- Equipment: The city agency’s equipment needs are limited to the office needs for staff, such as laptops or tablets and workspaces. Equipment costs should account for new programs, wear and tear, and loss and breakage.
Key Costing Ingredients for SYEP Providers
- Staff: A typical SYEP provider organization will require a program manager, a program assistant, youth employment specialists, team leads, and data entry staff. The level of staffing needed will depend on the number of youth served by the program and the intensity of support provided to them.
- Training: The SYEP provider offers workforce training to participants at the beginning of the summer, before employment begins, using curricula and materials produced by the city agency. This training usually takes place at the SYEP providers offices or a community space. Costs include materials for youth employment specialists and program participants such as pens, notepads, and flipcharts, and a lunch budget.
- Equipment: Similar to the lead city agency’s requirements, the equipment needed by SYEP providers includes laptops or tablets and workspaces for staff. This equipment should last for multiple years; however, the equipment budget should include the costs of replacement for loss and wear and tear, especially as staff are expected to frequently be out of the office supporting the youth. Other possible examples of equipment include a vehicle to transport team leads or youth to worksites or laptops that youth can use to submit applications, create résumés, or enter timesheets.
54¢ of every $1 invested in SYEPs is paid directly to youth.
Stipends paid directly to participating young people make up the largest share of the budget—54 cents for every dollar spent on the SYEP. While many summer programs and student internships may promote opportunities that rely on volunteer labor by the youth and, in doing so, avoid the cost of minimum-wage stipends, these programs create a major barrier for the young people most in need.10O’Sullivan, K., Spangler, D., Showalter, T., & Bennett, R. (2020). Job Training for Youth with Justice Involvement: A Toolkit (p. 47). National Youth Employment Coalition. In addition to an hourly wage, SYEPs may also want to invest in stipends for public transit to help youth travel to and from worksites.
A Focus on Violence Prevention
An SYEP aimed at reducing violence should explicitly prioritize neighborhoods where crime is concentrated. The mentoring and intensive support required for programs that serve young people at risk for or with histories of violence contributes to the estimated cost per youth in the example above. These costs can be higher in communities where additional supports are incorporated, based on need and resources. For example, New York City’s Emerging Leaders SYEP—aimed at homeless and runaway youth residing in shelters, justice-system- or court-involved youth, and youth in foster care or receiving support from child services—provides the most intensive support and the highest level of funding per youth. In our example, in order to lower participation barriers and offer the necessary support to young people in the program, the SYEP provider budget includes a team lead to mentor and support every 20 youth, lunch provided during training, and a public transit or transportation stipend on top of youth wages. While tailoring programs for young people with the greatest needs results in higher costs, SYEPs that focus on violence prevention may be most cost effective when considering the potential impact on public safety.
Download the Adjustable Costing Workbook
The methods utilized in this report employ frameworks for economic analysis1Don Husereau, Michael Drummond, Stavros Petrou, Chris Carswell, David Moher, Dan Greenberg, Federico Augustovski, Andrew H. Briggs, Josephine Mauskopf, and Elizabeth Loder, “Consolidated Health Economic Evaluation Reporting Standards (CHEERS)—Explanation and Elaboration: A Report of the ISPOR Health Economic Evaluation Publication Guidelines Good Reporting Practices Task Force,” Value in Health 16, no. 2 (2013): 231–50, https://doi.org/10.1016/j.jval.2013.02.002. and costing public2Administration for Children and Families, Cost Analysis in Program Evaluation: A Guide for Child Welfare Researchers and Service Providers (Washington, DC: US Department of Health and Human Services, 2013), 28; GAO, Cost Estimating and Assessment Guide: Best Practices for Developing and Managing Program Costs (Washington, DC: Government Accountability Office, 2020), https://www.gao.gov/assets/gao-20-195g.pdf. or nonprofit3Nadini Persaud, “A Practical Framework and Model for Promoting Cost-Inclusive Evaluations,” Journal of MultiDisciplinary Evaluation 14, no. 30 (2018): 88–104. interventions. Costs are built using an ingredients approach from the bottom up, itemizing the key resources necessary to implement an SYEP with the goal of violence prevention. Unit costs were gathered by reviewing publicly available budgets and program reports for SYEPs that explicitly include youth who were justice-involved or at risk for violence (e.g., in Boston and New York City). Salary costs per month were estimated using OpenPayrolls.com information on average salaries for public-sector local employees in similar roles. Youth salary and stipend unit costs were entered as a factor of the minimum wage in order to adjust for locality differences. All costs are from the perspective of the organization or entity implementing the SYEP. Nonmonetary costs such as volunteer hours or in-kind donations of food, materials, or services are presented using their monetary value (replacement-cost approach) so that programs can plan for these resources if they are not available.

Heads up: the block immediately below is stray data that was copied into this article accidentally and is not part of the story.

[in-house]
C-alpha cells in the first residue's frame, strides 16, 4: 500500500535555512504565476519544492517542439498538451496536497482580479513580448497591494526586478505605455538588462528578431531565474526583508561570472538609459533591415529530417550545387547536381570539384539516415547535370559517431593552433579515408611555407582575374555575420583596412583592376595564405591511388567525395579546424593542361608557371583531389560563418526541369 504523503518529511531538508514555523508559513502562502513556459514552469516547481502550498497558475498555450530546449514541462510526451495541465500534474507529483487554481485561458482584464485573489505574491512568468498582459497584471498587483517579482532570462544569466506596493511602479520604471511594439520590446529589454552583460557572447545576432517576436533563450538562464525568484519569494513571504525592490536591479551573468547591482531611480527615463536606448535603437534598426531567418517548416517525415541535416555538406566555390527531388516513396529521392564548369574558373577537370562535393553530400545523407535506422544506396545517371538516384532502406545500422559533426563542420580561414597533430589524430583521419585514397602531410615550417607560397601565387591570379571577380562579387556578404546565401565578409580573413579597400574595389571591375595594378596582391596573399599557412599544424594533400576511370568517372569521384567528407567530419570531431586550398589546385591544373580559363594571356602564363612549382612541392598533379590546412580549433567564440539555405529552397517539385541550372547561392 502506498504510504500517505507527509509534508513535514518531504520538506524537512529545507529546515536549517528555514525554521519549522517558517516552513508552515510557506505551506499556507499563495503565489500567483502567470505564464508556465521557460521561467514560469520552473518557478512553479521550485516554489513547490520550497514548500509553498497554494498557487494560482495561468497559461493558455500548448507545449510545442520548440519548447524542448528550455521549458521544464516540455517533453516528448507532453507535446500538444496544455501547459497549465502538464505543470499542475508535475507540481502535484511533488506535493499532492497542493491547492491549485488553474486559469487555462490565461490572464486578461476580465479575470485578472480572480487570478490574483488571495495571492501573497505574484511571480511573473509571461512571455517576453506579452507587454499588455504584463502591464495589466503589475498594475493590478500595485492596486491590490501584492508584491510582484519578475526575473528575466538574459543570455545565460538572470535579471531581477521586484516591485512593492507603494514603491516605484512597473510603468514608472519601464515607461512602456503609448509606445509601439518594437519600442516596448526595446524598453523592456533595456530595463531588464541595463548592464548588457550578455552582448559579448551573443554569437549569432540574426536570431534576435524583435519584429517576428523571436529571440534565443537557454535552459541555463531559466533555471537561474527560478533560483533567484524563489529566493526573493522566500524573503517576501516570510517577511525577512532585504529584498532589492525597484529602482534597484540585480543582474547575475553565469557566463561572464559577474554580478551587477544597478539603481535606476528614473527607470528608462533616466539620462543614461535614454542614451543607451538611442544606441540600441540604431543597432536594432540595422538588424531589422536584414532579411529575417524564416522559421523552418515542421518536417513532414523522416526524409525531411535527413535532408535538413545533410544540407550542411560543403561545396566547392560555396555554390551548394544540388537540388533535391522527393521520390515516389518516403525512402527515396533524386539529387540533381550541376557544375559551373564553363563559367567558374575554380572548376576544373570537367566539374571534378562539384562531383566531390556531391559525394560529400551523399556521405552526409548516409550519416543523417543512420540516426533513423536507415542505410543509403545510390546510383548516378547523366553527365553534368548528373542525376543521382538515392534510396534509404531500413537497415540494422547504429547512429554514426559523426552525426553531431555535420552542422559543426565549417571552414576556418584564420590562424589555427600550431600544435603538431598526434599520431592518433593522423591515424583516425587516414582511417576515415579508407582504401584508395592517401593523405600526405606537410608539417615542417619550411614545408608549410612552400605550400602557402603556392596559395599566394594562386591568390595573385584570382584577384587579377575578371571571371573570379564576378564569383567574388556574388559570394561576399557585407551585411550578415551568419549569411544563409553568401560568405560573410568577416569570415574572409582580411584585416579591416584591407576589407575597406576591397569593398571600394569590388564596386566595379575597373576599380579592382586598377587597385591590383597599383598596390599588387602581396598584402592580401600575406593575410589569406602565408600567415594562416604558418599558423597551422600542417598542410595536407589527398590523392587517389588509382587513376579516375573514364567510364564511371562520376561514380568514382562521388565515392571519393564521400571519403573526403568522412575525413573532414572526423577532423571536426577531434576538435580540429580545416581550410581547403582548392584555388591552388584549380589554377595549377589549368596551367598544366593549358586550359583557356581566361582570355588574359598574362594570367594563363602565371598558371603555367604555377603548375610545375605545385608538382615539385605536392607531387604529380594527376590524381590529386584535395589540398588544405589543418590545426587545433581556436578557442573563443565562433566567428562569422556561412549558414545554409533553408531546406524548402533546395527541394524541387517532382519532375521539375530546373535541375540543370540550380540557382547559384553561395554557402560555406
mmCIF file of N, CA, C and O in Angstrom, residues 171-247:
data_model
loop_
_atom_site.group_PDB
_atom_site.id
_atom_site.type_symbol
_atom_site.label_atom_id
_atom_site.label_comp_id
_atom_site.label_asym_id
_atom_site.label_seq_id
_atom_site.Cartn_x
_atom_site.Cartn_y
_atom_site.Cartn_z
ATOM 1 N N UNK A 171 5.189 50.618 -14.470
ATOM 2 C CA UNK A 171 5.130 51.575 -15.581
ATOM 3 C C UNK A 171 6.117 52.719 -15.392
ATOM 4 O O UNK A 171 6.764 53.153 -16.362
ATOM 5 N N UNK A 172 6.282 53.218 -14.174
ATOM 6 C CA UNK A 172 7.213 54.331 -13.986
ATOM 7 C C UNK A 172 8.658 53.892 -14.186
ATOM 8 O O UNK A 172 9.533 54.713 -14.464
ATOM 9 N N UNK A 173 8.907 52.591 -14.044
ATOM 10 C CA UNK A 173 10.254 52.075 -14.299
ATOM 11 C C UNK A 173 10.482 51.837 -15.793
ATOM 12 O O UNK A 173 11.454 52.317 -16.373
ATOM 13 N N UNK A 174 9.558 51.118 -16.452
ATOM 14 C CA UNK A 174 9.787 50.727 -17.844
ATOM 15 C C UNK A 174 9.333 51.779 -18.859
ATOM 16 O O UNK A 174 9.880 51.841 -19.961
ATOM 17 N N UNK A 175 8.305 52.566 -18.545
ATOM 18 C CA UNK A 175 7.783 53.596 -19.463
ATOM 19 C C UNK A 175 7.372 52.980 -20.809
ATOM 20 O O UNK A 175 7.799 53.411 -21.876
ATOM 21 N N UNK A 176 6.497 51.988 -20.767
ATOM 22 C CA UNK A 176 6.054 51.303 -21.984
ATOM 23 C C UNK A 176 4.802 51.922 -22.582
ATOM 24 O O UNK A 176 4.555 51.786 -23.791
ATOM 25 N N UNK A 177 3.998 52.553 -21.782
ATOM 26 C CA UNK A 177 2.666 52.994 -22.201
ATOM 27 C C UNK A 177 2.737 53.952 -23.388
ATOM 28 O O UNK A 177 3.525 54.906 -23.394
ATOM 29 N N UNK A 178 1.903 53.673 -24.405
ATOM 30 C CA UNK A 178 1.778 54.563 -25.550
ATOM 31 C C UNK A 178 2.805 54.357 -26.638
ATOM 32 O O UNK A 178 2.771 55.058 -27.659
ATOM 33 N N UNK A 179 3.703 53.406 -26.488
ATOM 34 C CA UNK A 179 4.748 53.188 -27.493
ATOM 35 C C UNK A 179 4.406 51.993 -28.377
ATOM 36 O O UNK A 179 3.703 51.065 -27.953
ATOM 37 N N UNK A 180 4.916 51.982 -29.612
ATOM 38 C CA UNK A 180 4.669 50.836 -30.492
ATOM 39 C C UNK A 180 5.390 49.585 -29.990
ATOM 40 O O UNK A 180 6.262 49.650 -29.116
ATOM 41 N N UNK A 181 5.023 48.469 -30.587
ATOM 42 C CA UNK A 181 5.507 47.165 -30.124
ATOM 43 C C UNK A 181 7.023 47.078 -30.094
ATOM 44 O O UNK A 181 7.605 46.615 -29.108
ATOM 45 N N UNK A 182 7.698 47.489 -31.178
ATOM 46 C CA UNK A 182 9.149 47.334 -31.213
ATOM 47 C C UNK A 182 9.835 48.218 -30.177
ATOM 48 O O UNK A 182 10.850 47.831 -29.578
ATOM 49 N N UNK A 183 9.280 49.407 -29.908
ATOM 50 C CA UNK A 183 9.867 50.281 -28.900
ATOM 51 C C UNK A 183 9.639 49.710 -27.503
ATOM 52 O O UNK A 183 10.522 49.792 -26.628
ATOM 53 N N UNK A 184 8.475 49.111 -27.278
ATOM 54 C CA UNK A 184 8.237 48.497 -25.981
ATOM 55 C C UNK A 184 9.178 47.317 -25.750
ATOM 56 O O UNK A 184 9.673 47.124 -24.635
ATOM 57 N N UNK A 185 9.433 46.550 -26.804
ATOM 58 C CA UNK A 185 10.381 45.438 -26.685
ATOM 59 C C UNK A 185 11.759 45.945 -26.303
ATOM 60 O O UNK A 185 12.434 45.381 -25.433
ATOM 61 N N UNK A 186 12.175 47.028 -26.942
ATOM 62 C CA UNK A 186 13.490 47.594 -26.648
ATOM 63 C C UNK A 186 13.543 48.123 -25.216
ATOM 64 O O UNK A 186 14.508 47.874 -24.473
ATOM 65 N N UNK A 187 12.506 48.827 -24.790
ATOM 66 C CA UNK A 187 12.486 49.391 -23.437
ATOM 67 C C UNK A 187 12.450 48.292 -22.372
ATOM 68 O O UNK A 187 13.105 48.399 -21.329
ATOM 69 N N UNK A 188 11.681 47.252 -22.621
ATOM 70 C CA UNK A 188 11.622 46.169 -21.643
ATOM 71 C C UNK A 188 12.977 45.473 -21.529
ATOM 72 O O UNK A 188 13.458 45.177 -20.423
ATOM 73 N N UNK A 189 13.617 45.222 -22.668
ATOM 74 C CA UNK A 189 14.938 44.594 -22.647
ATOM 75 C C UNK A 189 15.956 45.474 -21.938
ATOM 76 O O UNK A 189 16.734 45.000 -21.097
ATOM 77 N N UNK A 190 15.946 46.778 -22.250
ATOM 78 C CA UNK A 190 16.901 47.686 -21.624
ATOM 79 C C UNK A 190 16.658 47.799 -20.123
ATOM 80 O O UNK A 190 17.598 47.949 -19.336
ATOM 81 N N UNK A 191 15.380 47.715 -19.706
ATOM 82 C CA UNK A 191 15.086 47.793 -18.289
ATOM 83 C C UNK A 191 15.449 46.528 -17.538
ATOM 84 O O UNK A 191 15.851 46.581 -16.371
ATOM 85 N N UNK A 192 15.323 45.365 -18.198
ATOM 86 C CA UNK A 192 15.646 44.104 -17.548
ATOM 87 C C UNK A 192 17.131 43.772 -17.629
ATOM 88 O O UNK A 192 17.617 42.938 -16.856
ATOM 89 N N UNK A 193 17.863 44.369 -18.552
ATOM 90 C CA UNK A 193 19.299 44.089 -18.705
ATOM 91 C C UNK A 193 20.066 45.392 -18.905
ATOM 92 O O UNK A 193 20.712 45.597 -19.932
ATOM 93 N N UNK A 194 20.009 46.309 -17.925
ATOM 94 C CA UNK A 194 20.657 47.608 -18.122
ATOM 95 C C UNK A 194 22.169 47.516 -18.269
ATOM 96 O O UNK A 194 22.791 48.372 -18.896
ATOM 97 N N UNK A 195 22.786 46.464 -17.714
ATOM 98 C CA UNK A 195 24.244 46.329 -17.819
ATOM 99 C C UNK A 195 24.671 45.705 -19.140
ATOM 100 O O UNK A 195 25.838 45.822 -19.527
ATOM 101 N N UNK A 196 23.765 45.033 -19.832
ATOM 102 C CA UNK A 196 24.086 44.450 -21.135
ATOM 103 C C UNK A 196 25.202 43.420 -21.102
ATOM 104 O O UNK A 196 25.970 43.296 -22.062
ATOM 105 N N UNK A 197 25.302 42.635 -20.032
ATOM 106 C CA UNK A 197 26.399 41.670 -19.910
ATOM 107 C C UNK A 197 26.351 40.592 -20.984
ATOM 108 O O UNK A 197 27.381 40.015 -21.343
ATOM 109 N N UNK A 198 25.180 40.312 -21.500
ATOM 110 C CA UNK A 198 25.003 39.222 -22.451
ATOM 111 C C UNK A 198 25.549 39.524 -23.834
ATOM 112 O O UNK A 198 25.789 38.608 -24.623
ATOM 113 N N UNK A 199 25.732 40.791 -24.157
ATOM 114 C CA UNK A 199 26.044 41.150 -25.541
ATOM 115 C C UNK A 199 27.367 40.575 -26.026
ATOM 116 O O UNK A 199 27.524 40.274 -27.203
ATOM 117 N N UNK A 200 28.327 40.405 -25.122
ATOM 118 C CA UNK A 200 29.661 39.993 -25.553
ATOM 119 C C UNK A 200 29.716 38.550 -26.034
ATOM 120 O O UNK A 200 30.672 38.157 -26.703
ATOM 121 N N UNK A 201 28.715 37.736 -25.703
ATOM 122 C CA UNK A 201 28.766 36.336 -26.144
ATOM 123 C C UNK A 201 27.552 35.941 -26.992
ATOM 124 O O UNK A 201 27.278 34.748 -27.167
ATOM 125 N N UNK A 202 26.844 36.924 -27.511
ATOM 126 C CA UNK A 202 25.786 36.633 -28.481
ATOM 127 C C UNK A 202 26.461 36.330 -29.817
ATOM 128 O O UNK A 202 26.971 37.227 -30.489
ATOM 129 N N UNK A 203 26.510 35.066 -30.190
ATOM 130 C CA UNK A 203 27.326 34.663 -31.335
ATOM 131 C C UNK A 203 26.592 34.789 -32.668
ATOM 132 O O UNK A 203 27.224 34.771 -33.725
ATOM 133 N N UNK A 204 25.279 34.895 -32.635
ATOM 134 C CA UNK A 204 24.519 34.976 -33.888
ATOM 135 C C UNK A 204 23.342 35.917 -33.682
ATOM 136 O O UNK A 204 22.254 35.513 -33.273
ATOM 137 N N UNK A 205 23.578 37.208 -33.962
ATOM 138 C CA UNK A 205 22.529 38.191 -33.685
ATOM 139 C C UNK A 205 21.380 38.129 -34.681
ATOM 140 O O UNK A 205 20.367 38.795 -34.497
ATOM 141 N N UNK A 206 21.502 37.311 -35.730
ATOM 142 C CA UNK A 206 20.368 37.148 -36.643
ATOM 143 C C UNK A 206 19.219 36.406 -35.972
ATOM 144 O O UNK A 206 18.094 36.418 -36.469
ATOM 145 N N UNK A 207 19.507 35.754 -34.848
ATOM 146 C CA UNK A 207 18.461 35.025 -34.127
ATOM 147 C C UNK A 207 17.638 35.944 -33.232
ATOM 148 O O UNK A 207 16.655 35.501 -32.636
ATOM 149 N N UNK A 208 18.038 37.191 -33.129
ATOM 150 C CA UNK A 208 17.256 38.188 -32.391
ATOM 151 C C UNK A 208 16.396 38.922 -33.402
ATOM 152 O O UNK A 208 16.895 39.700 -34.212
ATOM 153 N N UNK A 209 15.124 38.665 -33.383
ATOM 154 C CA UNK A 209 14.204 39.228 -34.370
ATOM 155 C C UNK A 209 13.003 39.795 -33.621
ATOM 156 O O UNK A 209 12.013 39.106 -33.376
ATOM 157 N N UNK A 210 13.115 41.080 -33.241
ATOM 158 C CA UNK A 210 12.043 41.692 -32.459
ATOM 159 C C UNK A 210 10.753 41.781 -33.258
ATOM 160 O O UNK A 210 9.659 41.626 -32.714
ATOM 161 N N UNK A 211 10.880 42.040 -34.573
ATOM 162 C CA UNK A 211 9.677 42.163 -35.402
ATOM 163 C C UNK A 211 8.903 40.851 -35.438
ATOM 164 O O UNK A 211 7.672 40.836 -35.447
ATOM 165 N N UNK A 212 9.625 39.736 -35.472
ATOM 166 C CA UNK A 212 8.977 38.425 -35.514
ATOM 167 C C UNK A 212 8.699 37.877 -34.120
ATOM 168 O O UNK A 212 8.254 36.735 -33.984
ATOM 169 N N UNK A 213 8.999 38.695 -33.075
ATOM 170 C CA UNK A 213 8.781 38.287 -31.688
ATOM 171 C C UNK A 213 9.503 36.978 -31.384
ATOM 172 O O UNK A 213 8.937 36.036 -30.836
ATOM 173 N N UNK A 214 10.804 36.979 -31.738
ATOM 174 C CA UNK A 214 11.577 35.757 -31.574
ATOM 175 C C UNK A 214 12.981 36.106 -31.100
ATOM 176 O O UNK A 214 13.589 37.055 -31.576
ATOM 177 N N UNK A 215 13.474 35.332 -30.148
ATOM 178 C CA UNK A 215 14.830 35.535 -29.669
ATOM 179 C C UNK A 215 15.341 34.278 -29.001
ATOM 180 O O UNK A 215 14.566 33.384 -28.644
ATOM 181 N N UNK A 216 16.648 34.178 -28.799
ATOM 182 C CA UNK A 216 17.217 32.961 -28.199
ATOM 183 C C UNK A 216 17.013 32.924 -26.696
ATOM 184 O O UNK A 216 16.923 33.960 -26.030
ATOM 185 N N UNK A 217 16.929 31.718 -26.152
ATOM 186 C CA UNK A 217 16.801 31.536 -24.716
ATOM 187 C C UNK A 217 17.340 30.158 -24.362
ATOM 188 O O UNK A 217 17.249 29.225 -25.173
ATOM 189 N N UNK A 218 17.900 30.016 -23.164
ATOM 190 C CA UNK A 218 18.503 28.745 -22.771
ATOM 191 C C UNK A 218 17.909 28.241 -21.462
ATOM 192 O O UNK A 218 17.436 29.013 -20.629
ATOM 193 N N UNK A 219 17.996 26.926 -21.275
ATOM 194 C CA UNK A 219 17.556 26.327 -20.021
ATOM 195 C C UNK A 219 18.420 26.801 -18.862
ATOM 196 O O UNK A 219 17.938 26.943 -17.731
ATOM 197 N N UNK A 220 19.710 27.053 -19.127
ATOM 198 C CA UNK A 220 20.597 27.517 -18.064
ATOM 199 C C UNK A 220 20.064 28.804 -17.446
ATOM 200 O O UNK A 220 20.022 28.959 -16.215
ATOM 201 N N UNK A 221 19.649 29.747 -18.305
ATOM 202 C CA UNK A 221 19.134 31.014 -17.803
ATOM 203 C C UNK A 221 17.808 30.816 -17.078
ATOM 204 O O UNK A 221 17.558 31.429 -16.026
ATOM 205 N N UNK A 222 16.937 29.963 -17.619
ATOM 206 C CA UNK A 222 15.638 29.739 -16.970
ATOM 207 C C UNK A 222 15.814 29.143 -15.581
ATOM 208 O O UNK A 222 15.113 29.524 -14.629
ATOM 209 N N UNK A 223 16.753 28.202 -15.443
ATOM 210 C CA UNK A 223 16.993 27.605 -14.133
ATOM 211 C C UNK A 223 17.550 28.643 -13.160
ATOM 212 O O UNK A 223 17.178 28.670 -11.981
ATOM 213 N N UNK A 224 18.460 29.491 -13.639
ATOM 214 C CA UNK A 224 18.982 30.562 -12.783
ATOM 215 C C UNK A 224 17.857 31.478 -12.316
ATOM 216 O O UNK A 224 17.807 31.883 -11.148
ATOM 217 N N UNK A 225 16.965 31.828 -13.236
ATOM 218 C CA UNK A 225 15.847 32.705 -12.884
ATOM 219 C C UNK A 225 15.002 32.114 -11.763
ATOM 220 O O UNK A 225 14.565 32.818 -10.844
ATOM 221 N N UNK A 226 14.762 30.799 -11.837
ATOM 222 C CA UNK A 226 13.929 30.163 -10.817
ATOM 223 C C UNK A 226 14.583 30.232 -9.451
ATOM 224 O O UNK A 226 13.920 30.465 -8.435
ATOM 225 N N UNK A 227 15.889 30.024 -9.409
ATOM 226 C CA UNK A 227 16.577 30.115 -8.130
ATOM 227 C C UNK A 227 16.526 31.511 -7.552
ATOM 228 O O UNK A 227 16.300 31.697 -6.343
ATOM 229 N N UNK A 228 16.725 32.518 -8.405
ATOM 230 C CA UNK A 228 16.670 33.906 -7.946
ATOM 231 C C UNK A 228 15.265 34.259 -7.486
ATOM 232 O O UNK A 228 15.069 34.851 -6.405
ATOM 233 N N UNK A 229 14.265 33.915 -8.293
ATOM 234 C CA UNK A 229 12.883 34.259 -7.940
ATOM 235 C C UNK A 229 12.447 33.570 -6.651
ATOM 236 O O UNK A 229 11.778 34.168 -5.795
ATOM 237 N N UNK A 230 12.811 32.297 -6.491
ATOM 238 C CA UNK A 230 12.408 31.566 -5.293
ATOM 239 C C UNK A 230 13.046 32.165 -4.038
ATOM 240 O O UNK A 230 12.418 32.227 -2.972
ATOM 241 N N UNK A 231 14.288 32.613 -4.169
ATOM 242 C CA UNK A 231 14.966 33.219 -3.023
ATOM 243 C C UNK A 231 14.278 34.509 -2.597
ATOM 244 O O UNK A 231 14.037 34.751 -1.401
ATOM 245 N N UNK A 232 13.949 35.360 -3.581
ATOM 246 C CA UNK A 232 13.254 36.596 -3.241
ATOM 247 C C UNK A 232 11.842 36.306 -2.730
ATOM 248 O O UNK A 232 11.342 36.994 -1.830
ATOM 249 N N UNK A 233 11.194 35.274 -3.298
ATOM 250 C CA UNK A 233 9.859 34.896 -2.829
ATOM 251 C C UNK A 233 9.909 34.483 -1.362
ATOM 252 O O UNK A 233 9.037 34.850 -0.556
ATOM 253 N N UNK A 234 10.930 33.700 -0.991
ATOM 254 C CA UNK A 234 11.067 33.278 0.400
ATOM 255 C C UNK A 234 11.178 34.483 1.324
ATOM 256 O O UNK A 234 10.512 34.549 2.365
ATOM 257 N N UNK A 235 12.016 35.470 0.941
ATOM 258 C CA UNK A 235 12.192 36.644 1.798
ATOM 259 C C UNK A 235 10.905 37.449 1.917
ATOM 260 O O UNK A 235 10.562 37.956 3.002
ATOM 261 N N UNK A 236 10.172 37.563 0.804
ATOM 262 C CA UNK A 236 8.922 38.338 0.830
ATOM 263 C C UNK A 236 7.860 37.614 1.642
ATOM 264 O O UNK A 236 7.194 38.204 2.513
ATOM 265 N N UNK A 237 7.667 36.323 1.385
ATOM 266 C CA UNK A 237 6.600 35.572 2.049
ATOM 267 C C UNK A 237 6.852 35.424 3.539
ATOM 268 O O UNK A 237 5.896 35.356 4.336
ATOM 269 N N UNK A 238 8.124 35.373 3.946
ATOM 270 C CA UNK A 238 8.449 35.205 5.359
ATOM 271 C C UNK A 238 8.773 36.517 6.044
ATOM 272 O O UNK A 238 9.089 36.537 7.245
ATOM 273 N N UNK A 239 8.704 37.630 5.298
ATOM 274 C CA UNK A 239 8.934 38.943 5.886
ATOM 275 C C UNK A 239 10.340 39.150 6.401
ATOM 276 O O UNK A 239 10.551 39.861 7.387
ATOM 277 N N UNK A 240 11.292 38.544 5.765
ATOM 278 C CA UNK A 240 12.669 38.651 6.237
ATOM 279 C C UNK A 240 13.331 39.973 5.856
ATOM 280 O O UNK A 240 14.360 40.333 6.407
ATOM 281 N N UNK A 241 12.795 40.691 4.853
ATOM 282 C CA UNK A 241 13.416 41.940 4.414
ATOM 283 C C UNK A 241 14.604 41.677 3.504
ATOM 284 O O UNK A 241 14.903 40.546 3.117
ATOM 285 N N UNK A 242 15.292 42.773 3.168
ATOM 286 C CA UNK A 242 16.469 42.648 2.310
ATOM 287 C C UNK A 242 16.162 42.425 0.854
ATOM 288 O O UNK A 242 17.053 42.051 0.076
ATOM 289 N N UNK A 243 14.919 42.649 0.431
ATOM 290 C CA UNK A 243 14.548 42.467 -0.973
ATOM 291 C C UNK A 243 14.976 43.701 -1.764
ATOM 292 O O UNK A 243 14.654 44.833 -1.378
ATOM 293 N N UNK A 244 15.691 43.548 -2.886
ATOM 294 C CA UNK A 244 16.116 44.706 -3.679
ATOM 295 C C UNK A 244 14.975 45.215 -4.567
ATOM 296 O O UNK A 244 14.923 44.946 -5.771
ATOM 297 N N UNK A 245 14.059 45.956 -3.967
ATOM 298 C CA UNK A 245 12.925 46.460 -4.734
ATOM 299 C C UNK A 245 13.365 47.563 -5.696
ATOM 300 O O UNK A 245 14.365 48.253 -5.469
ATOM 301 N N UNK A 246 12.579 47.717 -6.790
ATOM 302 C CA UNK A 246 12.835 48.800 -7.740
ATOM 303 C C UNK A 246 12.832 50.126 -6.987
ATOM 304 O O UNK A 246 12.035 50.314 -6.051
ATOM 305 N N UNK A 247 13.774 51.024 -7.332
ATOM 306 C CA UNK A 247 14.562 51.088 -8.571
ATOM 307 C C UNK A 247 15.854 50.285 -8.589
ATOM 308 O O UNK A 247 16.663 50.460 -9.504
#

The costs and assumptions presented here are broken down by organization (i.e., lead city agency, SYEP providers, and employers, as well as youth participants ) and major budget category (i.e., staff, training, equipment, indirect costs, and stipends). They represent three years of funding and implementation, a period that often aligns with funding proposals, and present differences in the initial investment required compared to annual and recurrent costs. A 3.6 percent factor of annual inflation was included based on projections for 2023.4“March 22, 2023: FOMC Projections Materials, Accessible Version,” Board of Governors of the Federal Reserve System, March 22, 2023, https://www.federalreserve.gov/monetarypolicy/fomcprojtabl20230322.htm. Units, unit costs, and formulas developed using the methods and assumptions described in the paper are both visible and editable in the supplementary workbook, where users can easily alter key program parameters such as wages and the number of youth served to have these cascade through other formulas as needed.
Everytown for Gun Safety Support Fund would like to gratefully acknowledge Kathryn Bistline, formerly of Everytown, and Bruce Larson and Jonathan Jay, of Boston University, for their research and analytical contributions to this report.
Everytown Research & Policy is a program of Everytown for Gun Safety Support Fund, an independent, non-partisan organization dedicated to understanding and reducing gun violence. Everytown Research & Policy works to do so by conducting methodologically rigorous research, supporting evidence-based policies, and communicating this knowledge to the American public.